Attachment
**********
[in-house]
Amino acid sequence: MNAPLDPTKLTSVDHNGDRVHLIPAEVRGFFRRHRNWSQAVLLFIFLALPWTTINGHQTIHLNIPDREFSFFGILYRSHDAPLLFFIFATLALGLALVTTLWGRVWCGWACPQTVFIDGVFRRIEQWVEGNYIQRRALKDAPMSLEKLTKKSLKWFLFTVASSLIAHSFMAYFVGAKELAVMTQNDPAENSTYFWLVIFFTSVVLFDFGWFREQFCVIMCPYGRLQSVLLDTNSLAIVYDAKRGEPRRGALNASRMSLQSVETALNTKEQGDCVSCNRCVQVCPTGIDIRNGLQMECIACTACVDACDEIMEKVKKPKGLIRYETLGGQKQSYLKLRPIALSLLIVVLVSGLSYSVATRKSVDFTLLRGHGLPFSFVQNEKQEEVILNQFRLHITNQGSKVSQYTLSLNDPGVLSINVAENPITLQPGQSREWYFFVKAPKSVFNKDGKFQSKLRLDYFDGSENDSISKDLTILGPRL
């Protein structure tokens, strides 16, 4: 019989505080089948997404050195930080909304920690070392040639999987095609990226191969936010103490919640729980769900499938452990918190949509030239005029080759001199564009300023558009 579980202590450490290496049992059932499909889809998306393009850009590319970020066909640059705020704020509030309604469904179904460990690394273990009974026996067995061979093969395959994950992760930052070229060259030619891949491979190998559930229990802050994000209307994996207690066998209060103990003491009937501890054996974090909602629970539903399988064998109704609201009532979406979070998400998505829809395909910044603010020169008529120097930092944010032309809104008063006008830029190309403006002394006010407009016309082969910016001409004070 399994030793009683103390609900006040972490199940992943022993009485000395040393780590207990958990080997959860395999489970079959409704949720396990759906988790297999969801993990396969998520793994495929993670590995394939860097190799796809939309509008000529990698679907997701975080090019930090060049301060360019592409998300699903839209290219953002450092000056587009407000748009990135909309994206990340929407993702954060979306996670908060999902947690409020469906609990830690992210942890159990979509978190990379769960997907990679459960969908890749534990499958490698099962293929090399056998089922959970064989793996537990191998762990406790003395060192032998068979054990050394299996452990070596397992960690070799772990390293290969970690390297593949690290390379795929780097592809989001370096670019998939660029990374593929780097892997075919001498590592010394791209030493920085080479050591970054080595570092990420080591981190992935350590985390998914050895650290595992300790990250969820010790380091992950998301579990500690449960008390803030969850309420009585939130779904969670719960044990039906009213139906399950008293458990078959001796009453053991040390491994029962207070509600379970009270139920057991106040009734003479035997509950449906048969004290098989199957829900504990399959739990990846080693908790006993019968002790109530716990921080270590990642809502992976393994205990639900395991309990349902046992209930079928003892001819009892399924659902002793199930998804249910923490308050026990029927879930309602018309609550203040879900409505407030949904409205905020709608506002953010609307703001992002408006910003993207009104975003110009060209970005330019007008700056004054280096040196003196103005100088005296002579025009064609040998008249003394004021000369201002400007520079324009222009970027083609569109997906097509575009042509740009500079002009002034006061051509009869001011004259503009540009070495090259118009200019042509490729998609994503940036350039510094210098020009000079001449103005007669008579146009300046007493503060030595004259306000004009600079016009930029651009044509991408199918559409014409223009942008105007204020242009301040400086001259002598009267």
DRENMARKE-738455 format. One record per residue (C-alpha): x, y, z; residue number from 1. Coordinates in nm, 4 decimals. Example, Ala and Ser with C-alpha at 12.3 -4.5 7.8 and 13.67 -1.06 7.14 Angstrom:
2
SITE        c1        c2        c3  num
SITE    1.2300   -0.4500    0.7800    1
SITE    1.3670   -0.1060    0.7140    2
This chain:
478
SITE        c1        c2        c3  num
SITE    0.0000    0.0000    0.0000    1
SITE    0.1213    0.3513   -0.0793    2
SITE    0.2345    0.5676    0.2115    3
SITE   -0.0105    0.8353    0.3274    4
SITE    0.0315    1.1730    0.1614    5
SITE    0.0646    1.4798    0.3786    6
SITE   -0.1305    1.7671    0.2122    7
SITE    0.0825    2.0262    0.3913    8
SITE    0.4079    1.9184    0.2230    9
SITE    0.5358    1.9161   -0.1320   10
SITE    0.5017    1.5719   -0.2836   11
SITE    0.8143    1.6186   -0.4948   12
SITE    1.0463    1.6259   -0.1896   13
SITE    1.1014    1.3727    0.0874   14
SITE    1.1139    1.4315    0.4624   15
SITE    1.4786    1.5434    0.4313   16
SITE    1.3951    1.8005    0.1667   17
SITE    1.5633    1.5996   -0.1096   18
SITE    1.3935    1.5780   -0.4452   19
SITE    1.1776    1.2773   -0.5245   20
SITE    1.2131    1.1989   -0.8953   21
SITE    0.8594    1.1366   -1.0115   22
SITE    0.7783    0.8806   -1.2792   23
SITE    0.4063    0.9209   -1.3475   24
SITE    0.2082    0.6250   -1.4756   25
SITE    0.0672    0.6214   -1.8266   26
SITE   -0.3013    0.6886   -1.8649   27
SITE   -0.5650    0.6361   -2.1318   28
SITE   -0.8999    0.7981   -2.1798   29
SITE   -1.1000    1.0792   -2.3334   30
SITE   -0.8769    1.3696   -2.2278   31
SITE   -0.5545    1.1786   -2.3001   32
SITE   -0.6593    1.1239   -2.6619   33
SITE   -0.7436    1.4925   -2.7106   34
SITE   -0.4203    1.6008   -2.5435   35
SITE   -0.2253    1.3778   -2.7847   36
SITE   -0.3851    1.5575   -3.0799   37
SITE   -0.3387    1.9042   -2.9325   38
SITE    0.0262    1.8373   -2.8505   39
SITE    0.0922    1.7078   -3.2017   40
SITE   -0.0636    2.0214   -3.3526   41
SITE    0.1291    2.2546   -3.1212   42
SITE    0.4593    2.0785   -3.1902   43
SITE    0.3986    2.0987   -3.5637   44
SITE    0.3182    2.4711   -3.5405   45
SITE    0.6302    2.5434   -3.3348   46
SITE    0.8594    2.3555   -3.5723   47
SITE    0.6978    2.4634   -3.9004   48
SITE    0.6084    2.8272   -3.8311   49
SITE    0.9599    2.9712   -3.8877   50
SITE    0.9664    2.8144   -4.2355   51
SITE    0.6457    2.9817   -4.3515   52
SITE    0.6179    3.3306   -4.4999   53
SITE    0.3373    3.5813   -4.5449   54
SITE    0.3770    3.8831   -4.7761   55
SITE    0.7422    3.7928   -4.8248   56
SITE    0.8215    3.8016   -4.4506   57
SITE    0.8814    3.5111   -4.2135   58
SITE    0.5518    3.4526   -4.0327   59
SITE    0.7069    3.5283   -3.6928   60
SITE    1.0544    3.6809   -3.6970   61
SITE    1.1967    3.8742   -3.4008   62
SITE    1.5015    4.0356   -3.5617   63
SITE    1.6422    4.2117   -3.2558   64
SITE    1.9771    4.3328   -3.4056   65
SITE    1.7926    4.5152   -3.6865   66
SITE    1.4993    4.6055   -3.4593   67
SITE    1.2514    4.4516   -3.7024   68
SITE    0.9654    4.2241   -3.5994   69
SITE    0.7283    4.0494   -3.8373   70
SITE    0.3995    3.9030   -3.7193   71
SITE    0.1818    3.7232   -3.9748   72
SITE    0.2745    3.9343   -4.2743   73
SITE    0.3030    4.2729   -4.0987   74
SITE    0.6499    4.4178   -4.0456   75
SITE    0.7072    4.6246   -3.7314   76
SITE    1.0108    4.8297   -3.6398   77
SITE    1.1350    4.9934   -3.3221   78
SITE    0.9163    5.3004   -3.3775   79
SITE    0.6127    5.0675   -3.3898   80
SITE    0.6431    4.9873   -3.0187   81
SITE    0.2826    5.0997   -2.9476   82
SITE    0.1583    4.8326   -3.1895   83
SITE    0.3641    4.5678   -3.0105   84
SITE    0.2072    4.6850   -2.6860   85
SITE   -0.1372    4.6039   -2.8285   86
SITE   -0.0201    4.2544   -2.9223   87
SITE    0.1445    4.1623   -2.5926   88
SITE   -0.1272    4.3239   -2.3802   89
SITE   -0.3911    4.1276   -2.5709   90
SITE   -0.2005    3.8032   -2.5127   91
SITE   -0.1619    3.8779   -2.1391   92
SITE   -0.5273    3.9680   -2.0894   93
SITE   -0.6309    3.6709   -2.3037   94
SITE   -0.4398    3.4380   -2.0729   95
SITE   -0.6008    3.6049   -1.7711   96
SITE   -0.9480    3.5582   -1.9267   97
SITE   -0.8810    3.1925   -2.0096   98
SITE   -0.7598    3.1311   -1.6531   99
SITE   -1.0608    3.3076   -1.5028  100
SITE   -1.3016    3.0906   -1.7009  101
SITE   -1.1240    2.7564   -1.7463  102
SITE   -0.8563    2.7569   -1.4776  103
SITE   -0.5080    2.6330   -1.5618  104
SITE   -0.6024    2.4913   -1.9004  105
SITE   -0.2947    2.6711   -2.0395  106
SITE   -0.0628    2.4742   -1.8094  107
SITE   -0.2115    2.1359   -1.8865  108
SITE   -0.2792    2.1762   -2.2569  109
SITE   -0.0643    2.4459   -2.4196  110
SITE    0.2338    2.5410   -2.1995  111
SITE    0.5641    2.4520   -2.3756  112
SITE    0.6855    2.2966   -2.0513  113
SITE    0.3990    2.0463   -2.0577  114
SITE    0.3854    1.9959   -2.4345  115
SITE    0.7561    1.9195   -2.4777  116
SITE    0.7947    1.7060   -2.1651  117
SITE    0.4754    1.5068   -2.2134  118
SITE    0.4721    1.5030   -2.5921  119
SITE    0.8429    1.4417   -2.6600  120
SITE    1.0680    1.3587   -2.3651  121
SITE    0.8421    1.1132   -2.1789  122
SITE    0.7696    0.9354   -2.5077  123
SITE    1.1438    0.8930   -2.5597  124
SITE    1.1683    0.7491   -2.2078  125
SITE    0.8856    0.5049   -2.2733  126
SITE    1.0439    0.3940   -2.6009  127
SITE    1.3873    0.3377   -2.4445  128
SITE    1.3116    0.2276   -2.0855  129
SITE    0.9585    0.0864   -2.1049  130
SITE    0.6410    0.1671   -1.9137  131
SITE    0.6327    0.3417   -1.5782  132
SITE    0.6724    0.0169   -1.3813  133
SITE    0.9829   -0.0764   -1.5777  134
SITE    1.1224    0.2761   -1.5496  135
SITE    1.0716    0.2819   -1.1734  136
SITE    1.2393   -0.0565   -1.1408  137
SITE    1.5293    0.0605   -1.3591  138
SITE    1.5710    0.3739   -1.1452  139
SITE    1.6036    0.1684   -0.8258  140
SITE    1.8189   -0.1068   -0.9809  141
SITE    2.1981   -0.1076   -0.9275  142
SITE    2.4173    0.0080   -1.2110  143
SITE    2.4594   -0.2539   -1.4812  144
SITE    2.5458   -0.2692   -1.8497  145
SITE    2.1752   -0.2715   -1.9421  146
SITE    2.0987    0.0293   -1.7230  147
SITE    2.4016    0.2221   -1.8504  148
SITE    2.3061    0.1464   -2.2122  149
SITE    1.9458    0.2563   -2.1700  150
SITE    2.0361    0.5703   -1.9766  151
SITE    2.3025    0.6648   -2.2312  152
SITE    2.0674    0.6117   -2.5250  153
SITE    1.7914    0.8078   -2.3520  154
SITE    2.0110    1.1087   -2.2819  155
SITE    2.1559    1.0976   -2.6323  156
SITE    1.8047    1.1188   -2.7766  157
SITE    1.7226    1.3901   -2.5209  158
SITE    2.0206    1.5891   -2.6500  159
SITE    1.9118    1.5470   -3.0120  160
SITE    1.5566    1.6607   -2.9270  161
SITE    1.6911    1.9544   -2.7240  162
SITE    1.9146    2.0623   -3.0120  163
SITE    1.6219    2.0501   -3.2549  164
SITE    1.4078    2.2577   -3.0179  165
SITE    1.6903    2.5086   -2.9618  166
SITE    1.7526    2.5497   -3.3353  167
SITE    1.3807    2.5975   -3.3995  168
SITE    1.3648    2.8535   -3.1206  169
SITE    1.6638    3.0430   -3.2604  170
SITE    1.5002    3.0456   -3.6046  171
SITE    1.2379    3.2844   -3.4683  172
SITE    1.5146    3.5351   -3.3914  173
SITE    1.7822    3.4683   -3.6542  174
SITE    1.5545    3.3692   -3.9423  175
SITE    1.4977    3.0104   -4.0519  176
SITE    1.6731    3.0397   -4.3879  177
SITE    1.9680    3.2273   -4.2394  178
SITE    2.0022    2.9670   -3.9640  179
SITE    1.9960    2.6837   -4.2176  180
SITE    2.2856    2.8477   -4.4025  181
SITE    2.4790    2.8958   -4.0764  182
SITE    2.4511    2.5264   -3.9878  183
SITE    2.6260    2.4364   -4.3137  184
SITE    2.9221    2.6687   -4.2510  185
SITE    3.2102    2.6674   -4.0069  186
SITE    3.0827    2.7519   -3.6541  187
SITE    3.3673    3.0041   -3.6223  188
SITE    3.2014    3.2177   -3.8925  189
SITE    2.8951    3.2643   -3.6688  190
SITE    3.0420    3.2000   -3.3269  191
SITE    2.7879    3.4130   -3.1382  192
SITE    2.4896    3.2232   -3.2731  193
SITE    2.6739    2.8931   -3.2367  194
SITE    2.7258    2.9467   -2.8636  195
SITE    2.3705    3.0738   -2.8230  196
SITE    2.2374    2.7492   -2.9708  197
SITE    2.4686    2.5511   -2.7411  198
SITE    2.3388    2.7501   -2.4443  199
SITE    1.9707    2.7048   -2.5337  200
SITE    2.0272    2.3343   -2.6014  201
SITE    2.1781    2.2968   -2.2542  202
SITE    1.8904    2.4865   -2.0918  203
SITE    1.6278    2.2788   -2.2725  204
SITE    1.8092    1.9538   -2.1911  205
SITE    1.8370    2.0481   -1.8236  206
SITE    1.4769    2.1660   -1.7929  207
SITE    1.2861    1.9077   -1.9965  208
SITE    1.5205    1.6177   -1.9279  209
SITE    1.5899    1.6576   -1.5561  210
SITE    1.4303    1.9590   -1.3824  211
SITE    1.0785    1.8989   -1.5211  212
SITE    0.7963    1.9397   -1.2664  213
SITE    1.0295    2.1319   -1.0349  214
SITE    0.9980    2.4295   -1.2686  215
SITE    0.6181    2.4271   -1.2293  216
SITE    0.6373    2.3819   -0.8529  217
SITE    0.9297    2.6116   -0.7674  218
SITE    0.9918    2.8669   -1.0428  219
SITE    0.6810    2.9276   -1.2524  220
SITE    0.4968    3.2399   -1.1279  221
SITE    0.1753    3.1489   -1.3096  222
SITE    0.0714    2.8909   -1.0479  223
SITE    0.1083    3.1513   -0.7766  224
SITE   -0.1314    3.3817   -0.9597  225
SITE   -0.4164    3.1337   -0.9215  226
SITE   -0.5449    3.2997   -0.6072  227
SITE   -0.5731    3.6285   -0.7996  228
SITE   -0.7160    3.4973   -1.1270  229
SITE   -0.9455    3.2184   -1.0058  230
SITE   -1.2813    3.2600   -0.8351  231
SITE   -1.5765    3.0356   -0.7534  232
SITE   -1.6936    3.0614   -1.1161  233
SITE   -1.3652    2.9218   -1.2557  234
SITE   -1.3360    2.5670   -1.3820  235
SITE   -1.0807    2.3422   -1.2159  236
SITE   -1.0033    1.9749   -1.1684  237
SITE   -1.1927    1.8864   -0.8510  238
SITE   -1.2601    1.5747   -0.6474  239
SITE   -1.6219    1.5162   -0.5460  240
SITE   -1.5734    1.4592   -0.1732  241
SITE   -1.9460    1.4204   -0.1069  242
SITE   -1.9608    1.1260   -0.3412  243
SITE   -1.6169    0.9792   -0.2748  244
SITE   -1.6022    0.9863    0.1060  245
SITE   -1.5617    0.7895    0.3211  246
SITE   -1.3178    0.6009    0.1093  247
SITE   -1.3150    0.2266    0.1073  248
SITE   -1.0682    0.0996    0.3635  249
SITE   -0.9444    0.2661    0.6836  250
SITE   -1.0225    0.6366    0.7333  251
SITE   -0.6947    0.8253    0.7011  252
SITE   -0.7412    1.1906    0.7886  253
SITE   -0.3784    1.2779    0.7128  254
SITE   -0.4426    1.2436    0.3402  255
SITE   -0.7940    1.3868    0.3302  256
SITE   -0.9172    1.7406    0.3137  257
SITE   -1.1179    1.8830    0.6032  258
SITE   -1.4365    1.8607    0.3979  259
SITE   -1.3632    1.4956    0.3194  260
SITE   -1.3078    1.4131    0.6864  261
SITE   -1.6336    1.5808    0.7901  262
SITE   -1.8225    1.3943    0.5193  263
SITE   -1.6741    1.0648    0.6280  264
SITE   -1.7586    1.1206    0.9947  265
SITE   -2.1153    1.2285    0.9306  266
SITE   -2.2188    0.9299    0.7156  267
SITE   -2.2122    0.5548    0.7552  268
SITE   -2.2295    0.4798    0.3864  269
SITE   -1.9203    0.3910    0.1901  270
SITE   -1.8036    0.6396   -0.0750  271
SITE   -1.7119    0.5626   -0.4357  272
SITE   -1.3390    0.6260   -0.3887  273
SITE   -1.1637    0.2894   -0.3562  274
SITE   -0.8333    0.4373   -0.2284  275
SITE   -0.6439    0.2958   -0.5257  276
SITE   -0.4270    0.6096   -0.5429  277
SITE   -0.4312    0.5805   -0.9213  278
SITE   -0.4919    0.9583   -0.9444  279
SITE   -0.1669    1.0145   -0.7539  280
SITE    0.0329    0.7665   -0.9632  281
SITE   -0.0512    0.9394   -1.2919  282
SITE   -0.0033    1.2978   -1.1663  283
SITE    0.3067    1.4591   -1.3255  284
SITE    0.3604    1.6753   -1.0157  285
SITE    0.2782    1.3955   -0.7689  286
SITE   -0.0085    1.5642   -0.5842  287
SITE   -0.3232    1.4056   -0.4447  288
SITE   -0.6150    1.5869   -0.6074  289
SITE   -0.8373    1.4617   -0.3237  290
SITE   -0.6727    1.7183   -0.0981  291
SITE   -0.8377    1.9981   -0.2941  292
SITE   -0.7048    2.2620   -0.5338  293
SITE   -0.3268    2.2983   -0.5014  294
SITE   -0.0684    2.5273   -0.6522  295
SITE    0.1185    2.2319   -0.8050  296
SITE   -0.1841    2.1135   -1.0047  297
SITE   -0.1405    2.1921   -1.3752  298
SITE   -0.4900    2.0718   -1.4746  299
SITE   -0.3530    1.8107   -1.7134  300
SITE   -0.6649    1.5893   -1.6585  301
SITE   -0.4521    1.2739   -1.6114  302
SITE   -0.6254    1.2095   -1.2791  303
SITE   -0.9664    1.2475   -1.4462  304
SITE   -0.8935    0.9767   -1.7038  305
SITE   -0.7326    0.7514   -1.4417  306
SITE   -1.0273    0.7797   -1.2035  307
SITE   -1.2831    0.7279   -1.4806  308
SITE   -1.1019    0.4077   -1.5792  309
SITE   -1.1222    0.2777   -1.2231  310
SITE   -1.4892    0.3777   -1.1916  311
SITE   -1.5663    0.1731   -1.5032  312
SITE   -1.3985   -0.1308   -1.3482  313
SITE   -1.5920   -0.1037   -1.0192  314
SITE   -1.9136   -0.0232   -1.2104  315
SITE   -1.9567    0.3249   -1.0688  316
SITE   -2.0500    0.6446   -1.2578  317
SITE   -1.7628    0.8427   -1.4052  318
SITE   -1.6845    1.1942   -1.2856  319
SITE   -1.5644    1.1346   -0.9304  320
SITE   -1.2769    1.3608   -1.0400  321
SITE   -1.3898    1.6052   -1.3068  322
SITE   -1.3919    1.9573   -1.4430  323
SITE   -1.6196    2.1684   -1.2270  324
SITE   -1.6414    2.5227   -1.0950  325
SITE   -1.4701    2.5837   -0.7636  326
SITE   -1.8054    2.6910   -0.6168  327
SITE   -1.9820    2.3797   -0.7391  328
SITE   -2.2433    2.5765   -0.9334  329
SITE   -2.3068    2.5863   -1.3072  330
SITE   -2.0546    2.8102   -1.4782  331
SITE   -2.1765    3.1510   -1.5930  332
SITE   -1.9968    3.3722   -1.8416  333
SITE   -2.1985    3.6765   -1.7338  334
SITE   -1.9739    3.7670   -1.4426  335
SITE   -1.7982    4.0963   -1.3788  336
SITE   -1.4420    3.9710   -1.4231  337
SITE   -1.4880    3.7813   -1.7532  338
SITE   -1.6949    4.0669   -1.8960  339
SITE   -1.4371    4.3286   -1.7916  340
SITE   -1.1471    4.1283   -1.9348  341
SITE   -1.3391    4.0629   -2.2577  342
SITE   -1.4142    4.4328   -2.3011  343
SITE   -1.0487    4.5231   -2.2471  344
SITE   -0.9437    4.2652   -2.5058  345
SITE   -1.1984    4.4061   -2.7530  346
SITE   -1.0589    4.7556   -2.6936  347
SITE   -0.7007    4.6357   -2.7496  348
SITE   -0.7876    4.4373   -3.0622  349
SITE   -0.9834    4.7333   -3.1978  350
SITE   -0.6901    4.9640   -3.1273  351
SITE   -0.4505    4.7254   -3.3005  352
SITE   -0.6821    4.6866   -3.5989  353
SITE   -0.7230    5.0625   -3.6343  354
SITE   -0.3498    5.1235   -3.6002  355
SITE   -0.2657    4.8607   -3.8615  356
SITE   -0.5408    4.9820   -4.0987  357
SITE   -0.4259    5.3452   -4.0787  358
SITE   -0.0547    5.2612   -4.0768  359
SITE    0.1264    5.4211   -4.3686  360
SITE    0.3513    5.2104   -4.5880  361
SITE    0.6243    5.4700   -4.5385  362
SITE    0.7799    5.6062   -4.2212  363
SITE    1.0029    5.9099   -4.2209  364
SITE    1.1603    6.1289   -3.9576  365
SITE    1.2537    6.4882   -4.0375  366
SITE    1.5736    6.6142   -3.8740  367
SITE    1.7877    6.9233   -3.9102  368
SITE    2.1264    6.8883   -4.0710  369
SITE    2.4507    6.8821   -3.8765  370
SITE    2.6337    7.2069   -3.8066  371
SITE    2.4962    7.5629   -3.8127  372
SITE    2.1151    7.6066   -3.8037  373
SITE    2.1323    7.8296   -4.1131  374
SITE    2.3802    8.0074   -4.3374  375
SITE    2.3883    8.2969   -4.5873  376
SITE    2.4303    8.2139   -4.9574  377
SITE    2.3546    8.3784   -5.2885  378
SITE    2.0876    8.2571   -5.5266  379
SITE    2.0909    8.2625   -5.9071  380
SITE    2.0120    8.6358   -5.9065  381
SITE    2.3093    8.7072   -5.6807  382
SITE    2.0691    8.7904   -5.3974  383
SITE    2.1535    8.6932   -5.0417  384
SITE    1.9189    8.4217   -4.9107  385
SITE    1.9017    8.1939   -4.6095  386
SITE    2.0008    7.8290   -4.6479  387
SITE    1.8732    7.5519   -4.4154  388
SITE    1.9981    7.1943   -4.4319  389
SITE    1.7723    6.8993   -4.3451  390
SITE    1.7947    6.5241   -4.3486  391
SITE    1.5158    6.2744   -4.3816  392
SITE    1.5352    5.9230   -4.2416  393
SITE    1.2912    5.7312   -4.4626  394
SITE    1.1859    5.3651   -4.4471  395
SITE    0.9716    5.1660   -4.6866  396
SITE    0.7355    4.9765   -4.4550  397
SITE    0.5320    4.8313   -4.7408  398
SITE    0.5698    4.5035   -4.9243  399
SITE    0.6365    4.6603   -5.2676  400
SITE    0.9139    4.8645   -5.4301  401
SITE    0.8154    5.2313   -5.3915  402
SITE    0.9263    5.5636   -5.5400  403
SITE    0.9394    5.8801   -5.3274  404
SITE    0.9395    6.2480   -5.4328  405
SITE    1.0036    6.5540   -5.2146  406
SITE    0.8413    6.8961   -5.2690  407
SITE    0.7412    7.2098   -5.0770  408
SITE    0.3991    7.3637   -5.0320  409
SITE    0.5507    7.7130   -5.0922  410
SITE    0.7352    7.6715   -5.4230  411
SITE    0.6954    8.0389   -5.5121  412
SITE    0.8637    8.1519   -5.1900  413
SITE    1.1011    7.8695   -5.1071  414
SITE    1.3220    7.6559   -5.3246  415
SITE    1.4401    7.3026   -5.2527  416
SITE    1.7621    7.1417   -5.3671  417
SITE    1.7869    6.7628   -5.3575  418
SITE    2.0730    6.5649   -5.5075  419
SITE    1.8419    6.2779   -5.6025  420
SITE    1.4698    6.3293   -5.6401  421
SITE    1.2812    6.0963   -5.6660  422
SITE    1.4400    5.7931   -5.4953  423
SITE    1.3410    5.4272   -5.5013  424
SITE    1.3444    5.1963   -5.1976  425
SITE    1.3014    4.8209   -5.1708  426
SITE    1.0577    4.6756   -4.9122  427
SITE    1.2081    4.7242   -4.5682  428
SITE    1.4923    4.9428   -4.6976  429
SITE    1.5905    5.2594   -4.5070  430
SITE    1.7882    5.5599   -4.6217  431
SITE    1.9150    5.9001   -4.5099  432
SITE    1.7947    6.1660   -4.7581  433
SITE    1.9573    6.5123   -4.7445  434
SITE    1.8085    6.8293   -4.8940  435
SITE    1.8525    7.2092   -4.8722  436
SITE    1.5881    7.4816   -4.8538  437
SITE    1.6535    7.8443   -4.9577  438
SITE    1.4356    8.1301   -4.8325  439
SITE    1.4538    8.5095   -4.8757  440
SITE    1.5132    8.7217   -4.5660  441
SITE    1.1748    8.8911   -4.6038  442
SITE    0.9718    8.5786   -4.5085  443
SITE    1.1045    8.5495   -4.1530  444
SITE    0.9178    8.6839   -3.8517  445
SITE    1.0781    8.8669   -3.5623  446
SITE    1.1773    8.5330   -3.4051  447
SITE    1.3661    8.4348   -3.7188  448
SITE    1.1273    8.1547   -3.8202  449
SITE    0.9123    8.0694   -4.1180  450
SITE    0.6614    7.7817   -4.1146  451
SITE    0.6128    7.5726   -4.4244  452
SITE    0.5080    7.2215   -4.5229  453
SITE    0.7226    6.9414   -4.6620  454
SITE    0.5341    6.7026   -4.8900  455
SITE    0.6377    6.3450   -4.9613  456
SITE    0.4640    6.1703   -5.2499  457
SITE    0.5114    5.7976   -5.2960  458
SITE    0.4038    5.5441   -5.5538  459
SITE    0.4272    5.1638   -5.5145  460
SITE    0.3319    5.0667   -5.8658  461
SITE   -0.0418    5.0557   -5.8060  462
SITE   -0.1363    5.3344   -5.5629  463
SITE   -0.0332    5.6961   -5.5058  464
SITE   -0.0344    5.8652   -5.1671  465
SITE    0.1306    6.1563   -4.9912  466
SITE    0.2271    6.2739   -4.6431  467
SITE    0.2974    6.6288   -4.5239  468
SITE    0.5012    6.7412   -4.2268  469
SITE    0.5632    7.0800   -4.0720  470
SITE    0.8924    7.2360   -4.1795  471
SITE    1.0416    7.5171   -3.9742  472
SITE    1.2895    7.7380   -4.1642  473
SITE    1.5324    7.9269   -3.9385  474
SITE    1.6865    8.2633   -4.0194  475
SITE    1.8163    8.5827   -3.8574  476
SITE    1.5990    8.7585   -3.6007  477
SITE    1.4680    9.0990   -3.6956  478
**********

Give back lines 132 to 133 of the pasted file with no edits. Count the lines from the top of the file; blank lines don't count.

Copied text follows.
SITE    1.0680    1.3587   -2.3651  121
SITE    0.8421    1.1132   -2.1789  122